'You must understand France is a much more macho country'
French champion tells Scott Burton the concession has 'helped a lot'
If there really is a change of attitudes towards women at least beginning to emerge in France then there is not, as yet, a huge amount of evidence of it in Paris.
You need to get out to the provinces, where almost every race run is below the bar of 'Class 1 and above' that marks the limits of the two kilogram allowance.
The western region of France hosts a huge concentration of the country's 250-plus racecourses and is the base for rising star Maryline Eon, the reigning women's Cravache d'Or and one of only two female jockeys in the country's top 50 on the Flat.
With 12 winners so far this season, Eon is on course to at least match her tally of 24 in 2016, although she actually trails slightly in the number of rides for the year.
'I've been used by a few more trainers'
"In the time since the allowance came in I wouldn’t say I've gained many extra rides but I've been used by a few more trainers who hadn’t done so previously," says 22-year-old Eon, whose main employer is Senonnes-based Alain Couetil, a former assistant to Andre Fabre.
"The allowance came in at the beginning of March and the first three months of the year were really hard. I didn’t ride a winner, and even during the first month of the change things didn’t really improve.
"I asked my agent [Patrick Andorin] to really go out there and find some more rides for me. Things have improved since then and I have started to gain the confidence of more professionals and to begin to make a bit more impact in Paris."
A precious winner at Saint-Cloud aboard Vatican Hill for the father-and-son training combination Patrick and Francois Monfort last week is evidence of that progress.
'Leaving things to chance'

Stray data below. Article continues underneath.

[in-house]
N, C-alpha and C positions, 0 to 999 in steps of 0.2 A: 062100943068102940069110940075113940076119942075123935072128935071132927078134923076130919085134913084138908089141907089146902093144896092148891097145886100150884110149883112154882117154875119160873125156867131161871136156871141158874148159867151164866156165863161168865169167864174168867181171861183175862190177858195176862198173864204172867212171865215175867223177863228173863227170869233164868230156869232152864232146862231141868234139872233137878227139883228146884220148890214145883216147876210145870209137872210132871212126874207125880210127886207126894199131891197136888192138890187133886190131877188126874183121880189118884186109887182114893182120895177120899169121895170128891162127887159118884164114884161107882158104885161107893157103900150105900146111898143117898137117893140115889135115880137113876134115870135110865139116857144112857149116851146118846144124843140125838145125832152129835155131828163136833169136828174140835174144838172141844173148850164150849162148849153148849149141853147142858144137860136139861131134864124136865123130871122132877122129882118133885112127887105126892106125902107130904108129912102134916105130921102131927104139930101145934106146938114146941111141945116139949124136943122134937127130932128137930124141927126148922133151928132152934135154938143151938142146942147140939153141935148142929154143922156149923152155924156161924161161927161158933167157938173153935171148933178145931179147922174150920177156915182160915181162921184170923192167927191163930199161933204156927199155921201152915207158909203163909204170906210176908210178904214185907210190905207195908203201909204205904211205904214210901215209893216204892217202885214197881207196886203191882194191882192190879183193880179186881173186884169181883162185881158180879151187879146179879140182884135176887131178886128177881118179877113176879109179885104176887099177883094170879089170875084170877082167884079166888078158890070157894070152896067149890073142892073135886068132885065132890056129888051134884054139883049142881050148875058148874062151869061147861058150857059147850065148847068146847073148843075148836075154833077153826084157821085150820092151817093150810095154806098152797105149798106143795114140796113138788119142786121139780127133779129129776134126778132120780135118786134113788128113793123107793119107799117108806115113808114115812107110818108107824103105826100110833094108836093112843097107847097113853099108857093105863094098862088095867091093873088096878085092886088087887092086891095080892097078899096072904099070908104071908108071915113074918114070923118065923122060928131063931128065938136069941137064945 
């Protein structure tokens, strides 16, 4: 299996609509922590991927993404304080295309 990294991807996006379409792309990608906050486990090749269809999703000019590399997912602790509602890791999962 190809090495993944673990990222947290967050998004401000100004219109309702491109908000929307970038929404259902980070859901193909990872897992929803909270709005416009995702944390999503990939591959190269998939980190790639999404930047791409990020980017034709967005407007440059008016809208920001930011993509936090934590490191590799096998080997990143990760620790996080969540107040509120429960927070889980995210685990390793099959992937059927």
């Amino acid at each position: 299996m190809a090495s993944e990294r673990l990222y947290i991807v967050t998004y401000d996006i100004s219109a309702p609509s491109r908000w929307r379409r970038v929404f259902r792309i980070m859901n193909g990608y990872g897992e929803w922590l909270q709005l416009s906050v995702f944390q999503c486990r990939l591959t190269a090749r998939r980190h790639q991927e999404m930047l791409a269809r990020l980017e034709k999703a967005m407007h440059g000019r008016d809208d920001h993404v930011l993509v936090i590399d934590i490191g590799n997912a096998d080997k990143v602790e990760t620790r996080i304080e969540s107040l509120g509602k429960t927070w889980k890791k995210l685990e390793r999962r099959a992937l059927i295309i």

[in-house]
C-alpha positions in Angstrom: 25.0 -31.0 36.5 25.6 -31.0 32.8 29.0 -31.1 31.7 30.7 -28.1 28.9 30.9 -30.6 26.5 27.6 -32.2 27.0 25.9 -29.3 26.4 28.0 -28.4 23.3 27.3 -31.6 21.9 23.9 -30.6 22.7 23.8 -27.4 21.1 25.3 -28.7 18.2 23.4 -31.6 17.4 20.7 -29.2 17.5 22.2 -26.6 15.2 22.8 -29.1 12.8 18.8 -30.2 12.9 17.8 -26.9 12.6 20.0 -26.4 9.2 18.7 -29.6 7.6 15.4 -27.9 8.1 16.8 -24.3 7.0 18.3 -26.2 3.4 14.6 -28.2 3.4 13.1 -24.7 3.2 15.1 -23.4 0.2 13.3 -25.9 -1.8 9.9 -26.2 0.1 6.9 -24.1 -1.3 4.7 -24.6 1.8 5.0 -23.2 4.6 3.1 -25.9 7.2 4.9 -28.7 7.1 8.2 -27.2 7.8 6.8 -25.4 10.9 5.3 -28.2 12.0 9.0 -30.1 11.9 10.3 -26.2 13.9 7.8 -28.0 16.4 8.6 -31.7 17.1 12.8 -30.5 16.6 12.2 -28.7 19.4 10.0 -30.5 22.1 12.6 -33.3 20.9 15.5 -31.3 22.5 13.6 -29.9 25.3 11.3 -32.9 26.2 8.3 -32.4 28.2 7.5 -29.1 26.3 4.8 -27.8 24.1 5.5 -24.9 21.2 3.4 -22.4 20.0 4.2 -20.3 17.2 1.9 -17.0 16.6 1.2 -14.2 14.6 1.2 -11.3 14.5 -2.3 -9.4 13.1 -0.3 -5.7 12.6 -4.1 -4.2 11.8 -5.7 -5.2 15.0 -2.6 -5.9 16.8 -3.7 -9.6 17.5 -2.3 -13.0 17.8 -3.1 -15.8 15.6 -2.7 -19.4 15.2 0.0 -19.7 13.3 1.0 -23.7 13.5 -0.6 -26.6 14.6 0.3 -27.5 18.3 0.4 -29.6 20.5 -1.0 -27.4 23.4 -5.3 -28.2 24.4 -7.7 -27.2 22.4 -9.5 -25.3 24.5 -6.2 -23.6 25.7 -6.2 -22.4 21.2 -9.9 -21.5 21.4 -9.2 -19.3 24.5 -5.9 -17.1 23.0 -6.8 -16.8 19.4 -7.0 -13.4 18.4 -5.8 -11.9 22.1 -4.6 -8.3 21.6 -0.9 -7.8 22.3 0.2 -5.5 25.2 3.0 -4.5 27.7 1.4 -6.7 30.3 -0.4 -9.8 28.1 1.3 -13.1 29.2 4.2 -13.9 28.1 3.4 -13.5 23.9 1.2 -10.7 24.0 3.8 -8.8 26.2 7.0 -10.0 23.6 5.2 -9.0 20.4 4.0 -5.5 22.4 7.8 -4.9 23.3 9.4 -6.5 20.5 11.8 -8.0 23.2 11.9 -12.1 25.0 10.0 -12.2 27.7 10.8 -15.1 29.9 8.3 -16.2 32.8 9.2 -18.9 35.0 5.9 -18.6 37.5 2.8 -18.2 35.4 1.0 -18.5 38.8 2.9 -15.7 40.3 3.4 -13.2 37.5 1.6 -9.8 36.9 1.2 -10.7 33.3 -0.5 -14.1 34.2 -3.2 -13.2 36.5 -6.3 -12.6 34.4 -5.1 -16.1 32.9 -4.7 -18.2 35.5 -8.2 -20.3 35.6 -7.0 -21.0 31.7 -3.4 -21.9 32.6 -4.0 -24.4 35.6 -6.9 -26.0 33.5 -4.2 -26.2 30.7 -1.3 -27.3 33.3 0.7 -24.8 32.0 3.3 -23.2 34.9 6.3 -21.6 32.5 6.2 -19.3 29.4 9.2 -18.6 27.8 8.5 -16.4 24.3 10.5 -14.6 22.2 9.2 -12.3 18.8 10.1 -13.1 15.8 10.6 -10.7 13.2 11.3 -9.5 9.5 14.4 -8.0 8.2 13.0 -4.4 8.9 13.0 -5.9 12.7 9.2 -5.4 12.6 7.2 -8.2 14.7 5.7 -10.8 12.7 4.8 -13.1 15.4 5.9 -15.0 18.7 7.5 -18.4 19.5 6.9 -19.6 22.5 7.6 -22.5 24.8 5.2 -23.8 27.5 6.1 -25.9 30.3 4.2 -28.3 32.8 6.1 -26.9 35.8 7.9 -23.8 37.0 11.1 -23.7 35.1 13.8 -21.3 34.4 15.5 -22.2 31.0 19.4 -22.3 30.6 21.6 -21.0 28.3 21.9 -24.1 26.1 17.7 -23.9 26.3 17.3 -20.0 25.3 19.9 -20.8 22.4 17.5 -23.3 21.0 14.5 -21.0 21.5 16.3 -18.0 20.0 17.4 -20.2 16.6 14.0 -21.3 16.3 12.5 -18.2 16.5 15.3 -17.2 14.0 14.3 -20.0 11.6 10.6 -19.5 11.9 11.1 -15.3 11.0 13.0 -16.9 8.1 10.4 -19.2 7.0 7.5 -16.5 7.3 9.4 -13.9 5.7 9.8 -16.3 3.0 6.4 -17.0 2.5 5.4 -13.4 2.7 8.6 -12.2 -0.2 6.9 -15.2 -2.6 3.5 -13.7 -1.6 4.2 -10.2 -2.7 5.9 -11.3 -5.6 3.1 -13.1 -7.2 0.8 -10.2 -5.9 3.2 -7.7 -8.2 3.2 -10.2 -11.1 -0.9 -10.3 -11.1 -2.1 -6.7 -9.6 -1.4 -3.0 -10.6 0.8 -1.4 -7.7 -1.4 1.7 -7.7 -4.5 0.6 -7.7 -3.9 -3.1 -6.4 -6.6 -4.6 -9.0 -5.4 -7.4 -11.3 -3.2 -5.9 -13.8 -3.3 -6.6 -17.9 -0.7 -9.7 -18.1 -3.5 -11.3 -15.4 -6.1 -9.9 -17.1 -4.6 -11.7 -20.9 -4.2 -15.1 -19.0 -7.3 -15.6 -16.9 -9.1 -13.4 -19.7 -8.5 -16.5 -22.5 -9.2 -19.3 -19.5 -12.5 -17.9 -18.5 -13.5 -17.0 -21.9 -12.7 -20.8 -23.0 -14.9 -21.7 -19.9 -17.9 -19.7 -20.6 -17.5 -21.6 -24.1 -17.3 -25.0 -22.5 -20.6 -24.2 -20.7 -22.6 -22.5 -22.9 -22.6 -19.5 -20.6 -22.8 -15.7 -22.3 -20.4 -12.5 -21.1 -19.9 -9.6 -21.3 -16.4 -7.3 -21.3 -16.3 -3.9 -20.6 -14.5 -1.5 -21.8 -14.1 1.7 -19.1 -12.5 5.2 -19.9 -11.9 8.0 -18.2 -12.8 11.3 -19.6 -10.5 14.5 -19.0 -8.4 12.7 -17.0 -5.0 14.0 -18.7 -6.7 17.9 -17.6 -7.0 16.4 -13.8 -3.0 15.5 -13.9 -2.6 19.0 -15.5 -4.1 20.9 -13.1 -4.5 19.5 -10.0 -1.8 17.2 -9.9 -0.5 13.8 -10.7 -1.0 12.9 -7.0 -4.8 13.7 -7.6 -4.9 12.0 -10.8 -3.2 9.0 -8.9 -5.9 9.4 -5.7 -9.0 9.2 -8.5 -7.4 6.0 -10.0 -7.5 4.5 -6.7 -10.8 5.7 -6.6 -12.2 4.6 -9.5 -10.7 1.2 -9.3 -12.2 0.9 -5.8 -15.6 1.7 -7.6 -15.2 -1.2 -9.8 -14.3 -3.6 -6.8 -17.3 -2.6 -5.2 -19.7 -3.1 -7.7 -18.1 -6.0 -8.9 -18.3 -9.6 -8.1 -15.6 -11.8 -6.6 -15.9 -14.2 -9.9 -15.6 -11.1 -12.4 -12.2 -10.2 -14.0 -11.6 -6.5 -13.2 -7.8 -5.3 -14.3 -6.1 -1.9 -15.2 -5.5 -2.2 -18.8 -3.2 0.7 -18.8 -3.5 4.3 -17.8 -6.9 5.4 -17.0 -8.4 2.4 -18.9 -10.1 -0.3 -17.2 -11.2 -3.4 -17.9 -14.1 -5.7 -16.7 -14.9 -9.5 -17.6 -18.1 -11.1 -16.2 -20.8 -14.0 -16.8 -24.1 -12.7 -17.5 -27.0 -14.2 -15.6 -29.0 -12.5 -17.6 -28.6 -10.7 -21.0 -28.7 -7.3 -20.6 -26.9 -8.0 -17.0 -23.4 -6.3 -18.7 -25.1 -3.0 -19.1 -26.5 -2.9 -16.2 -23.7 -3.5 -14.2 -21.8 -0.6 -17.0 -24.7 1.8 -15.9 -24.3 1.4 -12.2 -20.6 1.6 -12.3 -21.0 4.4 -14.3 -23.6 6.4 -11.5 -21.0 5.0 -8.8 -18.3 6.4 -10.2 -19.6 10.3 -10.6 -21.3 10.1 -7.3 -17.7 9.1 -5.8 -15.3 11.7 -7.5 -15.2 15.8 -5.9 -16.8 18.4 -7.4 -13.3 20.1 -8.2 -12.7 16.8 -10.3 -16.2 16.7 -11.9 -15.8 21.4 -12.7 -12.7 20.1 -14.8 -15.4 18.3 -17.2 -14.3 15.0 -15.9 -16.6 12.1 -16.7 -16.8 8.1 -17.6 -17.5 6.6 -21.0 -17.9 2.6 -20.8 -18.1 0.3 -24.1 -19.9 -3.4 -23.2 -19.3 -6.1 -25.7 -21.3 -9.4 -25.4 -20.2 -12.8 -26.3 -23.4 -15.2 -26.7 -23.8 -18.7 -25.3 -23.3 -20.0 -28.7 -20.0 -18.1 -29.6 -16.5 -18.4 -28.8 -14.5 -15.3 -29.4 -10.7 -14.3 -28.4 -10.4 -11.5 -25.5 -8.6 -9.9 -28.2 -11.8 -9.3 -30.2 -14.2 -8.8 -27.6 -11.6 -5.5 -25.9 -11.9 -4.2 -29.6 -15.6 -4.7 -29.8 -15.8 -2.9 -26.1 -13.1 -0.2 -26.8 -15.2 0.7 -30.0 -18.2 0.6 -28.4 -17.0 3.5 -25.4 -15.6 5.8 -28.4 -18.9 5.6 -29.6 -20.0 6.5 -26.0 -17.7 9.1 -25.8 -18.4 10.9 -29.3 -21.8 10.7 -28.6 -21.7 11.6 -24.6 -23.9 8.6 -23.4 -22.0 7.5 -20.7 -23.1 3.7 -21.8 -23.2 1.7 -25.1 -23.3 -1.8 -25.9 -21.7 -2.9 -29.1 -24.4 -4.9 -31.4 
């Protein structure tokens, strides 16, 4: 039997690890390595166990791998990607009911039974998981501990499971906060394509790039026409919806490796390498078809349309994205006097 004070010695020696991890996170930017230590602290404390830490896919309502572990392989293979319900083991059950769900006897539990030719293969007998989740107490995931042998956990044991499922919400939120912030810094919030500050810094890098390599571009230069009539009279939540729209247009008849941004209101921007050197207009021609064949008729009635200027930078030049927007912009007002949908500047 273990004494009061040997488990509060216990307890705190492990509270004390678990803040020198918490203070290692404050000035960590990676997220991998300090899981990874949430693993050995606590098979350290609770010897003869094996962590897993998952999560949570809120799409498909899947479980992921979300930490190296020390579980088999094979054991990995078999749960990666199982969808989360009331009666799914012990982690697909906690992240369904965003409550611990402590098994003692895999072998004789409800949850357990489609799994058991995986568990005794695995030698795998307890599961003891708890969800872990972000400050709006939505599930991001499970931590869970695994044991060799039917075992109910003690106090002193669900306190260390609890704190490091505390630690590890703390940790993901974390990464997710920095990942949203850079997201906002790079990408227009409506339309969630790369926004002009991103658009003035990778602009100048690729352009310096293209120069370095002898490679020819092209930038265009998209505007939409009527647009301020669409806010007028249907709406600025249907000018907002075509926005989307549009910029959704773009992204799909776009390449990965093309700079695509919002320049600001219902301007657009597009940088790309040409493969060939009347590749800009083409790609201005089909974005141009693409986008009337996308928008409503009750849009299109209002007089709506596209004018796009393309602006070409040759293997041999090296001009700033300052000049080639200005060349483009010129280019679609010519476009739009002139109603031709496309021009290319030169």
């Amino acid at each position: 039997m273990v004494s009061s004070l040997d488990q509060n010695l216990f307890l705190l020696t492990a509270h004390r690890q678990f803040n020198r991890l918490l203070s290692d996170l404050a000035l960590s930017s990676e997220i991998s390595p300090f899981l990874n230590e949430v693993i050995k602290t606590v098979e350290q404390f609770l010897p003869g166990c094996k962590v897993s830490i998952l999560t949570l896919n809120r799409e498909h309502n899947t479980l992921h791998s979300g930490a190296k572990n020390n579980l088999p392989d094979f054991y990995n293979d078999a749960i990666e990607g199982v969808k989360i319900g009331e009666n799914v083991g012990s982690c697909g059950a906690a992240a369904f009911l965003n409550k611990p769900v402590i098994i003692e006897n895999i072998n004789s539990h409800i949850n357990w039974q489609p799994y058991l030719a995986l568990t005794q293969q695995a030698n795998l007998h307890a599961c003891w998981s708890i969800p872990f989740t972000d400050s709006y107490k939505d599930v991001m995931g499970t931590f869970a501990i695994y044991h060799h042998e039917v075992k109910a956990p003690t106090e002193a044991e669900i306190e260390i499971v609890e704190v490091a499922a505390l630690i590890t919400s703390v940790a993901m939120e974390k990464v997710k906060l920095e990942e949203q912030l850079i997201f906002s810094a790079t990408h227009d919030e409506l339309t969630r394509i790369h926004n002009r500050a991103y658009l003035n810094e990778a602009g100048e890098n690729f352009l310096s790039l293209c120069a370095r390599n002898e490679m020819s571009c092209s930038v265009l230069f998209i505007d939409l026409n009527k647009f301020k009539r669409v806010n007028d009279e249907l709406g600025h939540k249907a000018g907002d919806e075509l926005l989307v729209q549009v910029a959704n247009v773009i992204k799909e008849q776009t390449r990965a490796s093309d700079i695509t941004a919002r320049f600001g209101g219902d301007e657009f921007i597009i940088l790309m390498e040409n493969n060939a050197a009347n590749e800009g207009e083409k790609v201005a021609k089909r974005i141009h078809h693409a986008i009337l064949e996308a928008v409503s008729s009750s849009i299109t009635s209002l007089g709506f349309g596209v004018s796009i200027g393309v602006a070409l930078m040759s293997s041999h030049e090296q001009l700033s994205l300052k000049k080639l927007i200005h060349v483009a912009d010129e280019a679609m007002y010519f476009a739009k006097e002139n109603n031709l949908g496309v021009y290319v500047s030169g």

While the race was only a claimer, Eon was aboard the topweight, a horse who connections went beyond the minimum reserve to keep hold of.
"The allowance has really helped me a lot," says Eon. "I saw a few of the articles in Britain where some of the girls were critical of the change here, if not outright disgusted. But it seems to me that in England you are leaving things more to chance.
"There are some good riders in Britain, but what you need to understand is that France is a much more 'macho' country and that many trainers here are much more reluctant to give women a chance.
"It's very hard for women in France to get on the right horses and to prove themselves, with the right trainers and for the best owners."
Eon has no background in racing and owes her start as an apprentice over jumps with Serge 'Kauto Star' Foucher to a love of riding and a friend with some knowledge of the sport.
"You don’t see a great many women riding in what you would call the 'Classic' silks," says Eon.
"A couple have been able to separate themselves from the rest thanks to working for the right trainer but after that, for a woman who doesn’t have that kind of boss, it's virtually impossible.
"I earn a good living and have never thought about stopping, but there are some women who must have an enormous amount of determination because I see them only ever riding the biggest outsider in a race, or else never outside of races restricted to female jockeys."